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High School Senior’s Project Helps Promote Inclusivity in New Castle

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Alexandra McCarthy, with her brother, Brady, and the book they co-created to encourage inclusivity of differently-abled people. Martin Wilbur photo

It’s understandable why Horace Greeley High School senior Alexandra McCarthy cares so much about inclusion. For that matter, so does her entire family.

McCarthy’s older brother, Brady, has Down syndrome, but that didn’t stop him from becoming the school’s first student with the genetic disorder to graduate with a Regents diploma.

She credits the acceptance Brady and her family received as perhaps the biggest reason why.

“My firsthand perception is from my brother because we moved here to Chappaqua because inclusion is so important, especially in the schools, and so we know just to be in a place where they can be seen and can interact (with others) is so important,” said McCarthy, a member of the ACCESS Student Club, which promotes the inclusion of people with disabilities in the school and the community.

Last Saturday, as part of her Greeley Senior Experience Project, McCarthy organized an event called Celebrate Inclusion located near the new inclusive playground behind New Caste Town Hall and at the town’s basketball court.

With the assistance of the Chappaqua PTA and Special Education PTA and the town’s Every Person is Connected (EPIC) Committee, there was an afternoon of basketball with Greeley’s unified basketball team, which features students of all abilities playing together, a chance to create a superhero mask and to meet Brady.

He and his sister recently completed publishing a children’s book, “SuperBrady: A Story of Inclusion,” that they signed and sold, with a portion of the proceeds going to the ACCESS Club. Brady contributed the illustrations while Alex wrote the book.

Their mother, Jackie McCarthy, said the acceptance of the schools and the community has made a significant positive difference for Brady. In fact, one of Brady’s elementary school teachers refers to him with her current students, and he has become an inspiration to not only differently-abled children but to many others in the community as well.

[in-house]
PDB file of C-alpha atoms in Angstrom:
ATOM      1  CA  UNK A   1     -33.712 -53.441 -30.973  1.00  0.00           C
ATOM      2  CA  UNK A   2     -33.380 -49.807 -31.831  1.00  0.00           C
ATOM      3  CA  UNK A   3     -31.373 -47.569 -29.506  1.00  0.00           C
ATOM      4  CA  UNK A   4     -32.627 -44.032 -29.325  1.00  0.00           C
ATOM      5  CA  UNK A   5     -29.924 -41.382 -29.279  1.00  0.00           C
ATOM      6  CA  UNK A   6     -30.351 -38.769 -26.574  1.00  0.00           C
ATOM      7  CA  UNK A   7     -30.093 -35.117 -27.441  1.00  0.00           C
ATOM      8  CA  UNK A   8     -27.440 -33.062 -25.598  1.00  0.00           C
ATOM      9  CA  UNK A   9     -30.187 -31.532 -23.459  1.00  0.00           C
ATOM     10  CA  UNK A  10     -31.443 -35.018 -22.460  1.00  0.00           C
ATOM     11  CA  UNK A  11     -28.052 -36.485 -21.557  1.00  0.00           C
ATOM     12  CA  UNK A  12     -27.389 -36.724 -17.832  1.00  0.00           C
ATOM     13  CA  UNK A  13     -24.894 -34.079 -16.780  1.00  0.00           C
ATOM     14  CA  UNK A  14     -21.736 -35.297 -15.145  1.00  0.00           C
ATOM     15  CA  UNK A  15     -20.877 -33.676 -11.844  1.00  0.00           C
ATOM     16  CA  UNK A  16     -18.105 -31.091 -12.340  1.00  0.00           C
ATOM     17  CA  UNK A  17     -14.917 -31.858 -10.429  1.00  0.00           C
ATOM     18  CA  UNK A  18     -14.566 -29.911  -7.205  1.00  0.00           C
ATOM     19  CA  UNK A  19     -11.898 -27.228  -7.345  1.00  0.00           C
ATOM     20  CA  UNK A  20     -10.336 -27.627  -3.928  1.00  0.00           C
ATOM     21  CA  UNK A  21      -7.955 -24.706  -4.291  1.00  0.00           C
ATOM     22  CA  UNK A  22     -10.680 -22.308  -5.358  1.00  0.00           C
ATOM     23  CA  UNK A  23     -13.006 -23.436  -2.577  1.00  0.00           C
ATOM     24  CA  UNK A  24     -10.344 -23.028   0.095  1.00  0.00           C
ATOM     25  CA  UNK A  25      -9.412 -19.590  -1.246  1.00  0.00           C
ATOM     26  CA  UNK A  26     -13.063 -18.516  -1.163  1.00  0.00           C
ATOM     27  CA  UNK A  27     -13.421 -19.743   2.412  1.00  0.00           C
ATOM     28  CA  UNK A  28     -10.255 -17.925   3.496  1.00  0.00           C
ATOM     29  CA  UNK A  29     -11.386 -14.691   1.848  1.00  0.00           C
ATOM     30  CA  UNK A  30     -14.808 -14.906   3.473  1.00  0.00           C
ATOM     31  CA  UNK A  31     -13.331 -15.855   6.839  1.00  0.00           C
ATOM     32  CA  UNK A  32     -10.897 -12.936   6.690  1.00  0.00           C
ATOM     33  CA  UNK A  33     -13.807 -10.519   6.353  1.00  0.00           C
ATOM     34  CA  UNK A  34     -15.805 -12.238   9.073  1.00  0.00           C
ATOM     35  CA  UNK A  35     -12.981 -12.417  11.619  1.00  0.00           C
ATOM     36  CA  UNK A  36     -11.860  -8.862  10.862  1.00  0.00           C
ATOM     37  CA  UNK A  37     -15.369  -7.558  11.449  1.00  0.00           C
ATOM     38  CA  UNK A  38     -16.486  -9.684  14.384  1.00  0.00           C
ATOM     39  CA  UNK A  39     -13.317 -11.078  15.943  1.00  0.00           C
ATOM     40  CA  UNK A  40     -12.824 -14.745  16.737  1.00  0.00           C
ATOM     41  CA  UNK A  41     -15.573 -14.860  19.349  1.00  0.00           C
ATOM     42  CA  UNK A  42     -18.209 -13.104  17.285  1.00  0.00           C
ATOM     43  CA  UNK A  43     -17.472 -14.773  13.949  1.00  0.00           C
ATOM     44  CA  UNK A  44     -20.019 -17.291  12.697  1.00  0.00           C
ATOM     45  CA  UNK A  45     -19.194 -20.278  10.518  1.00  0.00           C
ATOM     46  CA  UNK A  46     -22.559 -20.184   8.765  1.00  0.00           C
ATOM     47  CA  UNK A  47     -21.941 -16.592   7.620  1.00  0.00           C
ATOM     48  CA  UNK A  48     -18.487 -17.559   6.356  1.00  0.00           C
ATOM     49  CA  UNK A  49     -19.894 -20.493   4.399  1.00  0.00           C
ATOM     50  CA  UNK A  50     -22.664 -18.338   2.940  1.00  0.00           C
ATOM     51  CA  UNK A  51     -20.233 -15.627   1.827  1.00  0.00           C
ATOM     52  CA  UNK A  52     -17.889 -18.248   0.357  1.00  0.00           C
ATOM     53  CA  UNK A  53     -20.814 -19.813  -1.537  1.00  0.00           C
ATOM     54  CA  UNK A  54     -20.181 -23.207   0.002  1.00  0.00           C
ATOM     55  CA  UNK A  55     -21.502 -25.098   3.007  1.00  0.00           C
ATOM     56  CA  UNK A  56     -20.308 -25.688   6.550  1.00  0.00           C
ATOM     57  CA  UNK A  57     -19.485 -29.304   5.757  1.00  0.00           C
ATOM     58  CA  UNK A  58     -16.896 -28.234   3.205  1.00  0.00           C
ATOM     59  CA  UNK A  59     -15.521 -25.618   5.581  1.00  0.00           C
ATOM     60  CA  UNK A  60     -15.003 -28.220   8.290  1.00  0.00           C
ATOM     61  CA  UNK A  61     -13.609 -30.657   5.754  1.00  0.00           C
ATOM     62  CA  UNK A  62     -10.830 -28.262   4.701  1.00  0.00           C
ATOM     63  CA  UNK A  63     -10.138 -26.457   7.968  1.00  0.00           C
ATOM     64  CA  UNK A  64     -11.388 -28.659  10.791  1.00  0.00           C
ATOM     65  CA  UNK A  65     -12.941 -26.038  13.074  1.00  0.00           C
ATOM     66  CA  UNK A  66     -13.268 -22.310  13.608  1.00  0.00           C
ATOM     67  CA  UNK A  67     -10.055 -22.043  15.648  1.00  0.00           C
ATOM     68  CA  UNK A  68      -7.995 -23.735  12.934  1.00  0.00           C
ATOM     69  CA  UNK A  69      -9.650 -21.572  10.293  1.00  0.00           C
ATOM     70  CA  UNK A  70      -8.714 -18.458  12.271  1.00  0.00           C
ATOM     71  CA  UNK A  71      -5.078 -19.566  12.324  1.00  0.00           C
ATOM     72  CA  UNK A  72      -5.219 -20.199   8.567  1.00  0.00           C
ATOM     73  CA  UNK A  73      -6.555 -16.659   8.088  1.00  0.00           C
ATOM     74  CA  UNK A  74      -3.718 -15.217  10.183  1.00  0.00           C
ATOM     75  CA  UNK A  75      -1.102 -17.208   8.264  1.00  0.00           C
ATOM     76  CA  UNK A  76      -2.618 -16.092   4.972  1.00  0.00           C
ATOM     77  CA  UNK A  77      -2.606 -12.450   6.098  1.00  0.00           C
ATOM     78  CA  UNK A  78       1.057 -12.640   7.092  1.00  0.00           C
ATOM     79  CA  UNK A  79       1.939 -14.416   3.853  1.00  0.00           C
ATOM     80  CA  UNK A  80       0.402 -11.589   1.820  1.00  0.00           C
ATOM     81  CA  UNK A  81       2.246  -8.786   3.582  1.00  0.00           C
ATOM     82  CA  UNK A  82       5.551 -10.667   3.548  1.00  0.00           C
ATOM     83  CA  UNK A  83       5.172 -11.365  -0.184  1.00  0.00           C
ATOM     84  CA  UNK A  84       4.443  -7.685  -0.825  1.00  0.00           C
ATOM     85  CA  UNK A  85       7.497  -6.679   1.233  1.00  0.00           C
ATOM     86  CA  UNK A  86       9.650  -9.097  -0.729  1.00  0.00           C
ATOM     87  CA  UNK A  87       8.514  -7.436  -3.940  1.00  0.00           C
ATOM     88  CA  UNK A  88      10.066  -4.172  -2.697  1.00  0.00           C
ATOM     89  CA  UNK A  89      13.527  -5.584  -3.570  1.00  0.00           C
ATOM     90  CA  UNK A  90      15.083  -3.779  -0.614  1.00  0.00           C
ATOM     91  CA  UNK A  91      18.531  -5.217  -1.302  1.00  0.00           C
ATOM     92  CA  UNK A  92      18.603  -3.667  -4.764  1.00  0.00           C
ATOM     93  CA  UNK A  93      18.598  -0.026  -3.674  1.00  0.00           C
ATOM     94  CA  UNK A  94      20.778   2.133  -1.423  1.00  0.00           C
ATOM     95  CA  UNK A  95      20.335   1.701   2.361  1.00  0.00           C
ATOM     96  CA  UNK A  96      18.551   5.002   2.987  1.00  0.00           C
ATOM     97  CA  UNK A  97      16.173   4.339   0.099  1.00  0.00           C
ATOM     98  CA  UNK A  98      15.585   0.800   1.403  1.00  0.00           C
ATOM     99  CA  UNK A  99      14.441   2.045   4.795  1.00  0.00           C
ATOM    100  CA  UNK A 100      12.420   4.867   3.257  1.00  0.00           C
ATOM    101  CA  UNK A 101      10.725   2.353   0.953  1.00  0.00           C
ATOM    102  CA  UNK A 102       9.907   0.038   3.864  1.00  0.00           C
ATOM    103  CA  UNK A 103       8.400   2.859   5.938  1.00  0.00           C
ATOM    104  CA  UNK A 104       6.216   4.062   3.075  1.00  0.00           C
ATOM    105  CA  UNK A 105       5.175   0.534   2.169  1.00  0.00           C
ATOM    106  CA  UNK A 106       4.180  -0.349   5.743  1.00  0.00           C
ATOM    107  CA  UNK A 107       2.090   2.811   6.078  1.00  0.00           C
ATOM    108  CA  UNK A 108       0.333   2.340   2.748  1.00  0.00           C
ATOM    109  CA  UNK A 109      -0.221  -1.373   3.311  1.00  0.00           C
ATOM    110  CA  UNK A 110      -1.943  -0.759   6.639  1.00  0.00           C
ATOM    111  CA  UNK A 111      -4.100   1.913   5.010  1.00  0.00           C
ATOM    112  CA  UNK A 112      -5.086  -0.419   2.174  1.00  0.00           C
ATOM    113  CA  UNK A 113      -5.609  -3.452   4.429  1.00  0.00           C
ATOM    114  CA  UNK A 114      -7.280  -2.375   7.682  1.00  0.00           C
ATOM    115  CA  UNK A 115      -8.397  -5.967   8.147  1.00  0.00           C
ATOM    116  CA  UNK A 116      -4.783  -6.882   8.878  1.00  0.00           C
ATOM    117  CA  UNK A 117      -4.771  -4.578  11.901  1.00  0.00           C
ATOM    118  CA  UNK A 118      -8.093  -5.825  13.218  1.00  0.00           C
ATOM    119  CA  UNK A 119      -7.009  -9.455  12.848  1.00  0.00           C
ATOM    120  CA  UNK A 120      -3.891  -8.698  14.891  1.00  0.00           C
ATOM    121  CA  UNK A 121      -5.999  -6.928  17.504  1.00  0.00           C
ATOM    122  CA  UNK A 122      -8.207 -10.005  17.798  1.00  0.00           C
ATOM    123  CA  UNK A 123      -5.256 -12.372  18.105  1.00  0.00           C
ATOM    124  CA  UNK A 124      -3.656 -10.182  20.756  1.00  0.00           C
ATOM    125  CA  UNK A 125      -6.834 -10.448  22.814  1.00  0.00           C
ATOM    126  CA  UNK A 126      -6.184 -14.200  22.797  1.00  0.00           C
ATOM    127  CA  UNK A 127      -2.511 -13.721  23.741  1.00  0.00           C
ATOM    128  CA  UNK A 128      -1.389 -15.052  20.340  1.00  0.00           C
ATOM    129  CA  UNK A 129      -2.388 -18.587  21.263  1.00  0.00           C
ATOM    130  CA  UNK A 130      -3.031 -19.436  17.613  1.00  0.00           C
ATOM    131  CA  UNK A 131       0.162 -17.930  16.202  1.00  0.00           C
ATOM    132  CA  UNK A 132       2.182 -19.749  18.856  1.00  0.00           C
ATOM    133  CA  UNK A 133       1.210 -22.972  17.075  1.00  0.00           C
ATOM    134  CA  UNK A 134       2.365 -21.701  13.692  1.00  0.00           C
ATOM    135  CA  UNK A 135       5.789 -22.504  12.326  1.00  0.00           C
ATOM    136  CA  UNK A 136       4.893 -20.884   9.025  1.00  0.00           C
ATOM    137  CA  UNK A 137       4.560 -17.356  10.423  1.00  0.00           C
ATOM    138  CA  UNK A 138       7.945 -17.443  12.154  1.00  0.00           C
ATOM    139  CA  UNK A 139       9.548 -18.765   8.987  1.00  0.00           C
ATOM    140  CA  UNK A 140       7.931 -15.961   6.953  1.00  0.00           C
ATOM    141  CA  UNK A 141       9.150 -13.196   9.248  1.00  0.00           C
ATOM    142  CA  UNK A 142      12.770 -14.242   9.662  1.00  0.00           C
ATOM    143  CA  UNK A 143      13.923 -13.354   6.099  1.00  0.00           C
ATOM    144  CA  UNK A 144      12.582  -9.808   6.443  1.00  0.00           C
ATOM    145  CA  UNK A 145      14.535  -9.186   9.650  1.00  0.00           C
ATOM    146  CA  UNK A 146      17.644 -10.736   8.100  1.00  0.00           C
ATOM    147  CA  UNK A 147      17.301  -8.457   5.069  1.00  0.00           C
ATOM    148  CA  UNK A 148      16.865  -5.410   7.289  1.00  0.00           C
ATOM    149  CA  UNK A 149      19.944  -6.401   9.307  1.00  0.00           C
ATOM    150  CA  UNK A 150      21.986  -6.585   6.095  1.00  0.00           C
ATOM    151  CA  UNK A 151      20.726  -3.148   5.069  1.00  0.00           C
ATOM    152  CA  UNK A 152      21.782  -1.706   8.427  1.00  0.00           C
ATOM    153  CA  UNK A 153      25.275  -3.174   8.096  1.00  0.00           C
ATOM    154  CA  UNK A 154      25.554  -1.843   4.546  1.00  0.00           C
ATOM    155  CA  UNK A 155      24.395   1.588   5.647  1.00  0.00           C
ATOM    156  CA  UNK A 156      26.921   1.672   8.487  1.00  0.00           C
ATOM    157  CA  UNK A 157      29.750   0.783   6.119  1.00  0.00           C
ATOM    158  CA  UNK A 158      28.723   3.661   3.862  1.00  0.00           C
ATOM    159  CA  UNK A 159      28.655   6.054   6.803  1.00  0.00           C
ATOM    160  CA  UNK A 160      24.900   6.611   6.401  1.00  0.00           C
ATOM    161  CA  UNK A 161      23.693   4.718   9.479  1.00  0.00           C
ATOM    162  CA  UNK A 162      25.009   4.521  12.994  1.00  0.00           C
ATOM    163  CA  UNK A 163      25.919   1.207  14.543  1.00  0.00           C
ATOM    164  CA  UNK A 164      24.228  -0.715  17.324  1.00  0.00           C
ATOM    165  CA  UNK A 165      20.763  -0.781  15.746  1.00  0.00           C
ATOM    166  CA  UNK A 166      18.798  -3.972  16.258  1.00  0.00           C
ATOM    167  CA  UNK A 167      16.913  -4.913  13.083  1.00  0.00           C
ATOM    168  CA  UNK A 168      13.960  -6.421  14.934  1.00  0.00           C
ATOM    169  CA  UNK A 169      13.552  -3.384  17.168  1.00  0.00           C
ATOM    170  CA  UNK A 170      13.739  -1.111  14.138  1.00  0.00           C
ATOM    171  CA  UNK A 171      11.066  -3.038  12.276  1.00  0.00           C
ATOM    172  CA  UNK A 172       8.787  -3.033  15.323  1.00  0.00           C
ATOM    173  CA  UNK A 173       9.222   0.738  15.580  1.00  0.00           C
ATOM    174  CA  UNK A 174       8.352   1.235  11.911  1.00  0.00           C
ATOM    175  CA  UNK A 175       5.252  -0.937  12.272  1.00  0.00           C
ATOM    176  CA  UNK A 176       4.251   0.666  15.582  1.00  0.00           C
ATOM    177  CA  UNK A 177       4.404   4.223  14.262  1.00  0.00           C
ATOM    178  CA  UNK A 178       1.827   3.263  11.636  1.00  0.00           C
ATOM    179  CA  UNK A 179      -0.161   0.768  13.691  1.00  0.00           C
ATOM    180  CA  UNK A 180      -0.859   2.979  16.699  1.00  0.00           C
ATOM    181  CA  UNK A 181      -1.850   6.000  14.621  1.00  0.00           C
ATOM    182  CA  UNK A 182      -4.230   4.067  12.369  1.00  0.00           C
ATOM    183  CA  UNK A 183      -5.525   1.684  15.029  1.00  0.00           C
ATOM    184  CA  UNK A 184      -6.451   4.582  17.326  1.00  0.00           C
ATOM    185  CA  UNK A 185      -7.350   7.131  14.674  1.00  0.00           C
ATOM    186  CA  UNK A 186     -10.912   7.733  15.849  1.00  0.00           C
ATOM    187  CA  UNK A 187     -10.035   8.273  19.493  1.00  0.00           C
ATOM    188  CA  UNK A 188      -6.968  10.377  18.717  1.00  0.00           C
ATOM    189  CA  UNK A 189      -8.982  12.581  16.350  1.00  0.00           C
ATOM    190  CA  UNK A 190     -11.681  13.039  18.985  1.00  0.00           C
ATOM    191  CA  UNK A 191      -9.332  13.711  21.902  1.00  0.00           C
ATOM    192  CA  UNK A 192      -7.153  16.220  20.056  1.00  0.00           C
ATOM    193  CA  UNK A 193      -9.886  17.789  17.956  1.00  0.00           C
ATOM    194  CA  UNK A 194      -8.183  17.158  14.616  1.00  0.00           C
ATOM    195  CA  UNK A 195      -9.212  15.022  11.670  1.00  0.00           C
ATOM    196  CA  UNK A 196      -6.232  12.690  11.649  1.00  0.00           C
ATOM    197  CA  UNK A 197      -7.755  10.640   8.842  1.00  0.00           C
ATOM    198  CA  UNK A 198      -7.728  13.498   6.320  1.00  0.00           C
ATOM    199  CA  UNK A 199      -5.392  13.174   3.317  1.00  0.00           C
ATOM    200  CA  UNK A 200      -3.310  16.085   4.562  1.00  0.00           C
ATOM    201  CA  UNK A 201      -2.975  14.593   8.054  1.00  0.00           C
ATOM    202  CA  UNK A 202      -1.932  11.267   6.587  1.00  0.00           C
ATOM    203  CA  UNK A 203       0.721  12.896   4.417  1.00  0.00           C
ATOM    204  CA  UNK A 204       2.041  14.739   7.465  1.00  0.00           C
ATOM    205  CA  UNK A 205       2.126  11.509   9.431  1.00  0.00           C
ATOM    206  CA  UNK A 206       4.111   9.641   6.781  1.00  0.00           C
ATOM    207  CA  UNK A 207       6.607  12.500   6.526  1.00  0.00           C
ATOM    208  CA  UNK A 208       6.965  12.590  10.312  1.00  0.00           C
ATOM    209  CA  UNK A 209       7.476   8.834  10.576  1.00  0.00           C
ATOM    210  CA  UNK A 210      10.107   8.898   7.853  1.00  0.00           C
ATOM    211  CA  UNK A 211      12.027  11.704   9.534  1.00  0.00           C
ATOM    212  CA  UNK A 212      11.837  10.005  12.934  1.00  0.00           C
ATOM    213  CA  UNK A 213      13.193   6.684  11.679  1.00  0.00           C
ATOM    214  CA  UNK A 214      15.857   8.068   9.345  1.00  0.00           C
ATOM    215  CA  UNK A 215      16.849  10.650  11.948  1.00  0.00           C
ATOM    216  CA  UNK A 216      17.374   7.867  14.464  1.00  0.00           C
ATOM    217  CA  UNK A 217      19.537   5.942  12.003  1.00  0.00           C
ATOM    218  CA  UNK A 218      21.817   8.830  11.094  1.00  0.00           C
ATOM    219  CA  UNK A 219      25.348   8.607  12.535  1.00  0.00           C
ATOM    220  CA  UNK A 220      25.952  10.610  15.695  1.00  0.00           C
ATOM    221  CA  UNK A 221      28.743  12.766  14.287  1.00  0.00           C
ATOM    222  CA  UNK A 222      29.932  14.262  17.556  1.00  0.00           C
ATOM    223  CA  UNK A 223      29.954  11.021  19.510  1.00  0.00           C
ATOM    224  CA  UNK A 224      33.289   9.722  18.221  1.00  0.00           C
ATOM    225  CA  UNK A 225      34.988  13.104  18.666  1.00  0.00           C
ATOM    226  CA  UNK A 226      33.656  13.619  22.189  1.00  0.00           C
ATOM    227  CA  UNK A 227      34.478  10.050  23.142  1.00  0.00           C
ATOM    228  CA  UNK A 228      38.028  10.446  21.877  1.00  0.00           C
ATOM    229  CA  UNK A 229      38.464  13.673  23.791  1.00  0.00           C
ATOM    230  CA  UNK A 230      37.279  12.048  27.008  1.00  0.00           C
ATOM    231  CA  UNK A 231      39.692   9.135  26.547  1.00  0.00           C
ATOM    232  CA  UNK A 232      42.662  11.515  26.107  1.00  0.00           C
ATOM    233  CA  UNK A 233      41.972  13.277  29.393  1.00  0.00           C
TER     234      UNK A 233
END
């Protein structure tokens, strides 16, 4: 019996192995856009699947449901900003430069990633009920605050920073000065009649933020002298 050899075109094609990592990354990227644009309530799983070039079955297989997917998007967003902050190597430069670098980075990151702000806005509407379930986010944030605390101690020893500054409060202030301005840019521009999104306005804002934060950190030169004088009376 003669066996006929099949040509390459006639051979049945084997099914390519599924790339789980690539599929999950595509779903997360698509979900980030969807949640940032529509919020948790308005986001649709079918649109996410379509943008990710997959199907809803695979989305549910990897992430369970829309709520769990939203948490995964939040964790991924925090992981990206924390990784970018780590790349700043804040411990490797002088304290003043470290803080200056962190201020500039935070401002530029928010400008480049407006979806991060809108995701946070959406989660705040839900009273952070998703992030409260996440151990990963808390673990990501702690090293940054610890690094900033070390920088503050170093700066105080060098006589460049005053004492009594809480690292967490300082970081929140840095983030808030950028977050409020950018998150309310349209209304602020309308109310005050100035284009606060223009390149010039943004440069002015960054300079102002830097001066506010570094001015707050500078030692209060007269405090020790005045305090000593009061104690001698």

As a result, many of Brady’s classmates treated him as just another student they went to school with, she said.

“That’s why we wanted to give Brady’s experience to as many other kids and adults as we can because that’s not the experience for a lot of students out there with disabilities,” Jackie McCarthy said.

Ryan Spillane, who coaches the unified basketball team, said commingling students of different abilities celebrates the spirit of inclusion and all students who are involved are helped by the experience. The program, which was created in 2019, may be expanded to include other sports and activities, Spillane said.

He credited Geoff Curtis, the district’s director of physical education, health and athletics, for encouraging and supporting development of the team.

“I think everyone can kind of benefit from it,” he said. “I’ve been working and coaching sports for probably around 15 years and this is probably the best display of sportsmanship that I’ve ever been around in sports, and it’s been one of the most rewarding programs for me personally.”

It was within the past eight years that the Town of New Castle created the EPIC Committee, which has demonstrated that the entire community values inclusion of all of its residents along with the schools, said town Supervisor Lisa Katz.

Later the EPIC Ambassadors Program was created which actively involved some of the youngsters. The town also plans to start a jobs program at the Chappaqua Performing Arts Center, and the members of the Ambassador Program will be involved with that as well, Katz said.

“We think that everyone should be supported and included to the extent that they can, and we really wanted to support that, and then when the EPIC Ambassadors Program was formed, that was able to get kids involved, so that they can really start to experience everything that other abled kids can,” Katz said.

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